- Andrew Feldman, ESPN.com
- 0 Shares
There's something just right about this column. No, it's probably not my opinions below -- we all know that -- but it's the fact that this column is back after a Black Friday-related hiatus.
After the indictments that rocked the poker world, the 2012 edition of the National Heads-Up Poker Championship was canceled. While Bernard Lee tried to bring the event back to life, there was something missing from the poker world last year.
Except for the major void of online poker in the United States, the poker industry is back on track, and from Thursday to Saturday, 64 of the world's most popular and/or talented players will take to the felt at Caesars Palace once again. Each will put up $25,000 to play, and one will emerge into the public's eye as a deserving champion.
"This event doesn't feature the 64 best players in the world. It is a made-for-TV event that features names and faces that the general public recognizes, some deserving players who earned their spots based on automatic entry and celebrities who enjoy the game and could potentially move the needle."
Automatic entries weren't part of the 2013 selection process, or not clearly defined as in past years, but in any case, I believe the selection committee put together a group of players that will make this event one of the best yet. There are many new faces among the 64, including 2012 WSOP main event champion Greg Merson, 2012 EPT Grand Final champion Mohsin Charania, 2012 WPT Player of the Year Joe Serock, Joe Cheong, Shaun Deeb (who discusses his bid on the latest Poker Edge) and Viktor Blom, and only a few players on the entire list I could argue shouldn't be part of the festivities.
All that said, there are definitely some notable omissions.
Before I list the snubs, there's one major factor to remember: Players can decline the invite. There are many pros, including the dominant Vanessa Selbst, who have opted to head to the Aussie Millions instead of playing in the NHUPC. I will not list any player who I know has declined an invitation. The names below aren't the only players who failed to lock up their seat in Vegas, but they are the ones who stick out most in my mind. Remember, the goal of this event is to put on a good show and build interest in the game.
David Sands: Since the invite list was announced, Sands has been the most-discussed player when it comes to this topic. First, the résumé: $4.2 million in live tournament earnings, with millions more coming from his online play where he got his start. He finished 30th in the 2011 WSOP main event, second at the 2012 LAPC main event, fourth at the $10,000 Festa Al Lago main event in October and second in the $100,000 Super High Roller at PCA earlier this month. On the social side, he has a strong Twitter following of 19,792 and is about as vocal in the industry as it gets.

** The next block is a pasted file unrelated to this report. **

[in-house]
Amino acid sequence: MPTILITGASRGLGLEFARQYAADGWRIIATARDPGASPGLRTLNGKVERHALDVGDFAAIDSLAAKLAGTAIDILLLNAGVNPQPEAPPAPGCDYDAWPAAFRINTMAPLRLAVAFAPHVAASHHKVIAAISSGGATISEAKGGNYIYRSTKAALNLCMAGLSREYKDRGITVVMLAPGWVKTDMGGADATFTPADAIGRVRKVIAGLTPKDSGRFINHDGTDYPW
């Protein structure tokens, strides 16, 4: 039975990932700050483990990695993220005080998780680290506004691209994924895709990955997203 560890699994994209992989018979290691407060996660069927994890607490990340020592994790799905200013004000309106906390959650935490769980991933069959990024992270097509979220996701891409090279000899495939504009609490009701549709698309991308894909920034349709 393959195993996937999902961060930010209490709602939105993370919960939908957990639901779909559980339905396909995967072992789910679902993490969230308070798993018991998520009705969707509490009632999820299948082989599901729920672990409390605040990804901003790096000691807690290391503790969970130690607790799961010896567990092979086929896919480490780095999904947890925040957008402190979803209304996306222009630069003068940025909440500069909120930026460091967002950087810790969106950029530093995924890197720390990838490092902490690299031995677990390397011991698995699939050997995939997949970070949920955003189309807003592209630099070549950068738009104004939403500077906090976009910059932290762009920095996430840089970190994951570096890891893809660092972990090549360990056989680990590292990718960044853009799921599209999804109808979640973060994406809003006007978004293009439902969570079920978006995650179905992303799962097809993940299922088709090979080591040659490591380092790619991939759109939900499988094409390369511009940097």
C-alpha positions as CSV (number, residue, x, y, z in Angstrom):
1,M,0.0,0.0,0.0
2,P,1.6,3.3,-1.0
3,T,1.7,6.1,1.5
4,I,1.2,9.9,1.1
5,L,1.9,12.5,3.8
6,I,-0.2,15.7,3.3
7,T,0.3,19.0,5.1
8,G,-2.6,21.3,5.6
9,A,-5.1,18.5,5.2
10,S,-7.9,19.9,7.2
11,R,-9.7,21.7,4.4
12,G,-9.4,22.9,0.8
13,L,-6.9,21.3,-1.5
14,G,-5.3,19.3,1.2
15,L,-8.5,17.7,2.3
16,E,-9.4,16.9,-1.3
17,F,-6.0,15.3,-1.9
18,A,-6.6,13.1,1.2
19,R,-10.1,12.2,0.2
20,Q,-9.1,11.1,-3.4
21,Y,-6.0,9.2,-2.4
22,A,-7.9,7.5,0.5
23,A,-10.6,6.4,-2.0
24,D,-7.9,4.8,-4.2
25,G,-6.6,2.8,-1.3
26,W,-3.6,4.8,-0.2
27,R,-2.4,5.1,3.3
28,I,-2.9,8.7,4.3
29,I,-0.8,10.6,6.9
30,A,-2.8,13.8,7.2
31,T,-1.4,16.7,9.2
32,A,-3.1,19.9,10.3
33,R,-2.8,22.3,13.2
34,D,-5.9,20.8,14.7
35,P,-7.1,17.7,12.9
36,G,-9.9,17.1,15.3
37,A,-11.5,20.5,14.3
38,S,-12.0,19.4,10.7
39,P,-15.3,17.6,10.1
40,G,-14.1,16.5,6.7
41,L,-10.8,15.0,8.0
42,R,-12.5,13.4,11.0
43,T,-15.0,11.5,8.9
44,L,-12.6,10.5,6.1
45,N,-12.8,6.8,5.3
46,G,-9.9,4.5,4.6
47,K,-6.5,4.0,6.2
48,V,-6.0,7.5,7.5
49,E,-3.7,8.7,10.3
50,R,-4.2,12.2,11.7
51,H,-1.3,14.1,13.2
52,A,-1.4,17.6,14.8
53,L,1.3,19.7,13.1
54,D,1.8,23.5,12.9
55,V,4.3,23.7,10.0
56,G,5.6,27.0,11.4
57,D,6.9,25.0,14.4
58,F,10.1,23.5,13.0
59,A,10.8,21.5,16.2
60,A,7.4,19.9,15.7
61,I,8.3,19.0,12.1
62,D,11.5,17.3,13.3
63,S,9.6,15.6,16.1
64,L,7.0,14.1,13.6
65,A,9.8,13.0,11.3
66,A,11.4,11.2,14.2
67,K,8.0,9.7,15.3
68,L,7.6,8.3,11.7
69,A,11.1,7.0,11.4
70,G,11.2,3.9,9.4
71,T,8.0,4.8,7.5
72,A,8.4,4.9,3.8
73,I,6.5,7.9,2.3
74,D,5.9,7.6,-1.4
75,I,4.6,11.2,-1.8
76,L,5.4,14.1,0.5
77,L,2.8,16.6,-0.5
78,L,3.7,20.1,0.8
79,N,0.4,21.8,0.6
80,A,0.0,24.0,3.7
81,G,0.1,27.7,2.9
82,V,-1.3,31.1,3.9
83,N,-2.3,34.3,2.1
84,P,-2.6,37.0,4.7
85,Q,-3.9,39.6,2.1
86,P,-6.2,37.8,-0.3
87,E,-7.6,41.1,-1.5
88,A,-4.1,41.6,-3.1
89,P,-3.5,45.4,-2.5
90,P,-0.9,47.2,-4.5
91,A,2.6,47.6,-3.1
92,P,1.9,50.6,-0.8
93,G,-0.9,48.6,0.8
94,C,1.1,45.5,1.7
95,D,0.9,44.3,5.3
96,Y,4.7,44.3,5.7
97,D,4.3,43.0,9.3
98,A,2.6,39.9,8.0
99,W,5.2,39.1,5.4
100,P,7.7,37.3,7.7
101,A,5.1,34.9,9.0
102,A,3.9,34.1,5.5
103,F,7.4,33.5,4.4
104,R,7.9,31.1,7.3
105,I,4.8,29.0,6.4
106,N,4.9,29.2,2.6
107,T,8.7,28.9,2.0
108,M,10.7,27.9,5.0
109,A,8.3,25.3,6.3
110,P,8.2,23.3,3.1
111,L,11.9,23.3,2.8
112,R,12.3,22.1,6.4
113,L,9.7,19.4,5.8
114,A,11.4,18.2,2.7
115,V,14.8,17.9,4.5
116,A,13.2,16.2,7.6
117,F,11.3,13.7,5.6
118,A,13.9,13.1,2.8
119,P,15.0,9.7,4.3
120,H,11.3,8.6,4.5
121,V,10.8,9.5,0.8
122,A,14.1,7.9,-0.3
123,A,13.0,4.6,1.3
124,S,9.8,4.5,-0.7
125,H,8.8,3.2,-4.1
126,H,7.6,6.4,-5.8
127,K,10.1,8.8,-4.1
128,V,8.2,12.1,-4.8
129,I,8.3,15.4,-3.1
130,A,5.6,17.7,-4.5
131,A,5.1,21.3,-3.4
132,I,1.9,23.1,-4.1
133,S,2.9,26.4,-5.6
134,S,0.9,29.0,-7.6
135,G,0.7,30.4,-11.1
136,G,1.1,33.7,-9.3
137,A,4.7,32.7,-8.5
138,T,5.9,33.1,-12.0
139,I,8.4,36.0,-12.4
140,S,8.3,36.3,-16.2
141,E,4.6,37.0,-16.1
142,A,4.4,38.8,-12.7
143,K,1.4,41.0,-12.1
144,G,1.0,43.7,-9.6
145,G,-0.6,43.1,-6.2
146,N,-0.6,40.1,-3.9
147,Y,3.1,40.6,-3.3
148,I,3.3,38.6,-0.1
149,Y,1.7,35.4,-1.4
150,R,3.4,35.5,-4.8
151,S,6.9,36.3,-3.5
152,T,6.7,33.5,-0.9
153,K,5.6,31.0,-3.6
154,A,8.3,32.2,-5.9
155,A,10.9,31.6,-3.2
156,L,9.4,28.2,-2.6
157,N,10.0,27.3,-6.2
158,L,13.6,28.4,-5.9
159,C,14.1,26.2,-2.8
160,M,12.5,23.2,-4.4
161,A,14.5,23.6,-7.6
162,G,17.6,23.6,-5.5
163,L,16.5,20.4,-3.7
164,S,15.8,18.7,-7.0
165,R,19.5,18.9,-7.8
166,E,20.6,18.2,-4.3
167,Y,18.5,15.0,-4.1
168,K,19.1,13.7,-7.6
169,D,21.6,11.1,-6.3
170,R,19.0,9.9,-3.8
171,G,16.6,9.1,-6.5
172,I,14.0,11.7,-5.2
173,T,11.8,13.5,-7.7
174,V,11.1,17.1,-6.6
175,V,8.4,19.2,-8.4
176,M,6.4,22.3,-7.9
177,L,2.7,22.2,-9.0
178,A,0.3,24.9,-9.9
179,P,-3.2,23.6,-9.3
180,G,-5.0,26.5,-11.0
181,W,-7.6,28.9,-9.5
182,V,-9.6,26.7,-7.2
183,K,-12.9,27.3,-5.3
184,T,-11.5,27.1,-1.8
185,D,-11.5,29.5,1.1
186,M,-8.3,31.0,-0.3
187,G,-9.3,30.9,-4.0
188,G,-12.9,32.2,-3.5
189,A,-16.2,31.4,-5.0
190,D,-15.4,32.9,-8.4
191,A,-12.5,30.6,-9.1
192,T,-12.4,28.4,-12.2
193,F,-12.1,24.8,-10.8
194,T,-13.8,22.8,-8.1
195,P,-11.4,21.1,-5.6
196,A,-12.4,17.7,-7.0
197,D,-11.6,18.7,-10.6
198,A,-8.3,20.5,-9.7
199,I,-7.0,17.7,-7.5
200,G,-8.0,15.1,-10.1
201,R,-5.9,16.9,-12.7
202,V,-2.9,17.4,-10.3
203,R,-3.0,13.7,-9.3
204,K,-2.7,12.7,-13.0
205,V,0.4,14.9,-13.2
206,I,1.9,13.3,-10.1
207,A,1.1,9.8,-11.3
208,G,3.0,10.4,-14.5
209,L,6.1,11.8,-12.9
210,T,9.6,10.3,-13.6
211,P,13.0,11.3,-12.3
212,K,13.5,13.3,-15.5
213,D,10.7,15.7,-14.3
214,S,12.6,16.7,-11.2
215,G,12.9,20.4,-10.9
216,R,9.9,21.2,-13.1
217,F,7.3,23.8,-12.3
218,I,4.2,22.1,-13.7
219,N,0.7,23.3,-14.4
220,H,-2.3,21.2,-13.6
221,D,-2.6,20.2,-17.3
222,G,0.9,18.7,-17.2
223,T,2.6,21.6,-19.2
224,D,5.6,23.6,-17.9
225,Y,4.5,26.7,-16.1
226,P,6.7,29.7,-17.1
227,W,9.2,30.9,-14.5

But here's the challenge with inviting Sands. He is so good at keeping himself in a robotic nature to limit tells -- let's just say he isn't the quickest to act or most talkative on the felt. That said, his on-the-felt nature shouldn't have been the deciding factor. The reason why this is a major snub is that the world got to know Sands extremely well during his WSOP run and the storyline with his fiancée, Erika Moutinho. The casual poker fan will watch the WSOP, WPT and NHUPC, and the Sands/Moutinho storyline is not one they'll forget. Sands would be recognized a whole lot more than a lot of other invited players.
(Before I finished posting this column, Sands received his invite and will replace Daniel Negreanu. While he came in as an alternate, he was still snubbed from the initial list.)
Tom Marchese: I'll admit this first: It's a snub that Marchese isn't on ESPN's The Nuts right now. While Marchese made his name known after an incredible campaign in 2010, his 2012 was equally impressive. The New Jersey native scored five major titles, including wins in the $100,000 WPT Super High Roller in May, twin victories at the Bellagio in October and another six-figure score in December at the $25,000 Five Diamond. Over the past three years, Marchese has matched Sands with $4.2 million but has probably had less TV time despite finding his way onto ESPN during his NAPT win and numerous WPT final tables.
Marchese played in the event in 2011, losing in the first round to Phil Gordon. Considering the producers of the event have a strong say in the participants, perhaps Marchese didn't shine during his first performance? Regardless, if this were solely a group of skill-based invitations, Marchese would have been a sure thing.